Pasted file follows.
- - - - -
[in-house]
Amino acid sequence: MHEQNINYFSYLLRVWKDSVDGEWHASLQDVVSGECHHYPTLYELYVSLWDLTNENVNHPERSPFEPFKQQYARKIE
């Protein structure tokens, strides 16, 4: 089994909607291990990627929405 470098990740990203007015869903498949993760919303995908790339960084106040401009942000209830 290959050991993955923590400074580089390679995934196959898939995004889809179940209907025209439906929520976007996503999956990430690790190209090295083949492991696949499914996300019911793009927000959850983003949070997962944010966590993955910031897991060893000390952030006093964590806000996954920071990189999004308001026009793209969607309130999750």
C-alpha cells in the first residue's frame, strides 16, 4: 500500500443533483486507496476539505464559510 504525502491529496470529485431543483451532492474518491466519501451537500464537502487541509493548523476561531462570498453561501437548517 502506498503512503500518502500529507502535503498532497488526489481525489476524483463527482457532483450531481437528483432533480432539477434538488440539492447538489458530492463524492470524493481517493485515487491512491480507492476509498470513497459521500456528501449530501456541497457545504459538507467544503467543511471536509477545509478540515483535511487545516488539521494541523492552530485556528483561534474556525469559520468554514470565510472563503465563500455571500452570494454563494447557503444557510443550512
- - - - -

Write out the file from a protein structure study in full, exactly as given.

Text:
[in-house]
Amino acid sequence: MHEQNINYFSYLLRVWKDSVDGEWHASLQDVVSGECHHYPTLYELYVSLWDLTNENVNHPERSPFEPFKQQYARKIE
């Protein structure tokens, strides 16, 4: 089994909607291990990627929405 470098990740990203007015869903498949993760919303995908790339960084106040401009942000209830 290959050991993955923590400074580089390679995934196959898939995004889809179940209907025209439906929520976007996503999956990430690790190209090295083949492991696949499914996300019911793009927000959850983003949070997962944010966590993955910031897991060893000390952030006093964590806000996954920071990189999004308001026009793209969607309130999750």
C-alpha cells in the first residue's frame, strides 16, 4: 500500500443533483486507496476539505464559510 504525502491529496470529485431543483451532492474518491466519501451537500464537502487541509493548523476561531462570498453561501437548517 502506498503512503500518502500529507502535503498532497488526489481525489476524483463527482457532483450531481437528483432533480432539477434538488440539492447538489458530492463524492470524493481517493485515487491512491480507492476509498470513497459521500456528501449530501456541497457545504459538507467544503467543511471536509477545509478540515483535511487545516488539521494541523492552530485556528483561534474556525469559520468554514470565510472563503465563500455571500452570494454563494447557503444557510443550512